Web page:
Alert To Researchers Working With Agricultural Animals – Updated Guidance Available

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The Fourth edition of the “Guide for the Care and Use of Agricultural Animals in Research and Teaching,” published by the American Dairy Science Association®, American society of Animal Science and Poultry Science Association, is now available on line.

Scientists at a large number of universities contributed to the revisions of the Third edition, resulting in the current version.

For those unfamiliar with the “Ag Guide,” guidance is provided in the following chapters:

Chapter 1: Institutional Policies

Chapter 2: Agricultural Animal Health Care

Chapter 3: Husbandry, Housing, and Biosecurity

Chapter 4: Environmental Enrichment

Chapter 5: Animal Handling and Transport

Chapter 6: Beef Cattle

Chapter 7: Dairy Cattle

Chapter 8: Horses

Chapter 9: Swine

Chapter 10: Domestic Sheep and Goats

Chapter 11: Meat-Type Poultry

Chapter 12: Egg-Type Poultry

Chapter 13: Waterfowl

The species-specific chapters include guidance for:  Facilities and Environment, Feed and Water, Husbandry, Standard Agricultural Practices, Environmental Enrichment, Handling and Transport, Special Considerations, and Slaughter and Euthanasia.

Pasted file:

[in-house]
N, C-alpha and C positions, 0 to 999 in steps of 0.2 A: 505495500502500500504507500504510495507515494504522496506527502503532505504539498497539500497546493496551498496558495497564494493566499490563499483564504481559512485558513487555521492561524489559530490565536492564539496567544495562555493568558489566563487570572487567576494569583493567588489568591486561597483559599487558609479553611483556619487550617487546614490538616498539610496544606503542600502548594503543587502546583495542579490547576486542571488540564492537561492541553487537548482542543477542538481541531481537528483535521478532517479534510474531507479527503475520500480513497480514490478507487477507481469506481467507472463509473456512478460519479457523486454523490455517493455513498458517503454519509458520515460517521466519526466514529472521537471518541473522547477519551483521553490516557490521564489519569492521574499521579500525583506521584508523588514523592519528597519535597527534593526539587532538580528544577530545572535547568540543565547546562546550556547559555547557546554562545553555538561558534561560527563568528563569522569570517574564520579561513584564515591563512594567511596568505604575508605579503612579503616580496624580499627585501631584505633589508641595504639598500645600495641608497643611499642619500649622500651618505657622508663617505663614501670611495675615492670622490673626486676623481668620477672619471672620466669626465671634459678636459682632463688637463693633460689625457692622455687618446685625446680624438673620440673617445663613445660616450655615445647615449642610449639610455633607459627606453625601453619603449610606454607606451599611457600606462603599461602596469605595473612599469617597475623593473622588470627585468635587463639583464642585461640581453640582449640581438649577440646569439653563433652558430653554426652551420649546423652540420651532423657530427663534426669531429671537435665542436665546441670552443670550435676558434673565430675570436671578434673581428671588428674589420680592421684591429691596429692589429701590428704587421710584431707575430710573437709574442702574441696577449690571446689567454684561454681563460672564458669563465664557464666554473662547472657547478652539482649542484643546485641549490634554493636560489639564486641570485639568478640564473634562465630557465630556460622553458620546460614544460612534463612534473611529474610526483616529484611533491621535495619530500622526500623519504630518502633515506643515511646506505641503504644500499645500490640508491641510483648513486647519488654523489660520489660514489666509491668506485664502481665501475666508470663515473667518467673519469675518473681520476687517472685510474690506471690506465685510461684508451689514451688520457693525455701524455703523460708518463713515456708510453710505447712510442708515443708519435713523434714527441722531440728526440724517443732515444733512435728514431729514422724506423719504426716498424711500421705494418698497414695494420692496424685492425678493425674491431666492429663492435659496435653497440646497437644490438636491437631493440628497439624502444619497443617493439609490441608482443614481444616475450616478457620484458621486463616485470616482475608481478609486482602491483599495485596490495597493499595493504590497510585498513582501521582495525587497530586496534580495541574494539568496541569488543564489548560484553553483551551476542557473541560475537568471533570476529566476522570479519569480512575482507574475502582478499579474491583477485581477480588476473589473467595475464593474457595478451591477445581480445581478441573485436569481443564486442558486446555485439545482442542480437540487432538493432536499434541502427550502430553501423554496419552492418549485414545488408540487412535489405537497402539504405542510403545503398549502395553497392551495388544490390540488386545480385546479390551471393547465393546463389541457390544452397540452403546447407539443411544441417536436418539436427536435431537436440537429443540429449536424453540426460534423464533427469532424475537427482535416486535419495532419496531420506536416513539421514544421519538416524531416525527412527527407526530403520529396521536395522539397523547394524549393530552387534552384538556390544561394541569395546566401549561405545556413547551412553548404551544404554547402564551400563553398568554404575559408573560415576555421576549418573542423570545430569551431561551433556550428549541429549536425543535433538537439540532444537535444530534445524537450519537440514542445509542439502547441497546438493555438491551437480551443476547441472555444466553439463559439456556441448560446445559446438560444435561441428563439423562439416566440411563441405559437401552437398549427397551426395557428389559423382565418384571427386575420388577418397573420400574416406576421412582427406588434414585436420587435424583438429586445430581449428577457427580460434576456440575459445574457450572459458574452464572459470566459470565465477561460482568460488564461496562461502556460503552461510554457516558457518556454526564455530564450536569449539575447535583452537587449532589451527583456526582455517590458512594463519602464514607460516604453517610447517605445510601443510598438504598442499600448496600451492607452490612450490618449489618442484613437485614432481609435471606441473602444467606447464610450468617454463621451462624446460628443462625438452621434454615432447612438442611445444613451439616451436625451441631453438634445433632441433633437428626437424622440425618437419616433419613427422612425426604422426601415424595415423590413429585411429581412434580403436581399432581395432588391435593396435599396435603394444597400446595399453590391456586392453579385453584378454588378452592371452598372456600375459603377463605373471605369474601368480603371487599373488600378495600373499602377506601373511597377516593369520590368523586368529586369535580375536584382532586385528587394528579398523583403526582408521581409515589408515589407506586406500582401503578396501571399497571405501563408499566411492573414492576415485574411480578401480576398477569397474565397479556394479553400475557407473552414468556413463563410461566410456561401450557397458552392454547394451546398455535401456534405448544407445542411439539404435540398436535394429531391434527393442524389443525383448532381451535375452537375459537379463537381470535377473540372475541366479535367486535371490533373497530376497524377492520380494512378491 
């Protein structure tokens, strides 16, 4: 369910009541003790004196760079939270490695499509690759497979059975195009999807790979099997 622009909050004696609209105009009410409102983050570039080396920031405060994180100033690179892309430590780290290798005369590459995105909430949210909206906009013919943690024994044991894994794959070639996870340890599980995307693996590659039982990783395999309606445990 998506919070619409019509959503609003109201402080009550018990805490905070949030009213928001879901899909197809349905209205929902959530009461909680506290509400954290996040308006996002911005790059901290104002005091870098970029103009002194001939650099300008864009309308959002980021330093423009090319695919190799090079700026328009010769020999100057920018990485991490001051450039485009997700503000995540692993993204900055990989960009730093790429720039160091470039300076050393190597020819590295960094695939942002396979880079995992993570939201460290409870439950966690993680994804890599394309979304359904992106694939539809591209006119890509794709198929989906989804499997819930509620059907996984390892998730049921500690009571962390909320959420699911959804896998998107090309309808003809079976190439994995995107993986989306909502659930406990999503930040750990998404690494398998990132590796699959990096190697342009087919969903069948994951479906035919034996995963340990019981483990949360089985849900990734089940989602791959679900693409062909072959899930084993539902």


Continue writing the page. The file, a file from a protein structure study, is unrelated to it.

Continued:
Current guidance for Beef cattle castration is that “[c]astration is least stressful when performed at or shortly after birth . . . [-] [a]n increasing body of still-limited literature indicates that it is best to castrate calves as young as possible.”  Ag Guide at p. 85.  Similarly, if not working with naturally polled cattle, disbudding is the preferred method, which must be performed before the formation of horn buds.

The Canadian Veterinary Medical Association recommends that disbudding be performed within the first month of life (CVMA, 2016). In the United Kingdom, disbudding with a hot iron is preferred to dehorning and it is advised that this should be performed before cattle reach the age of 2 mo.

Id.  Similar guidance is provided for procedures performed on other agricultural species.  As appropriate, the Ag Guide differentiates between animals raised for food and fiber production and those raised and used in animal research.

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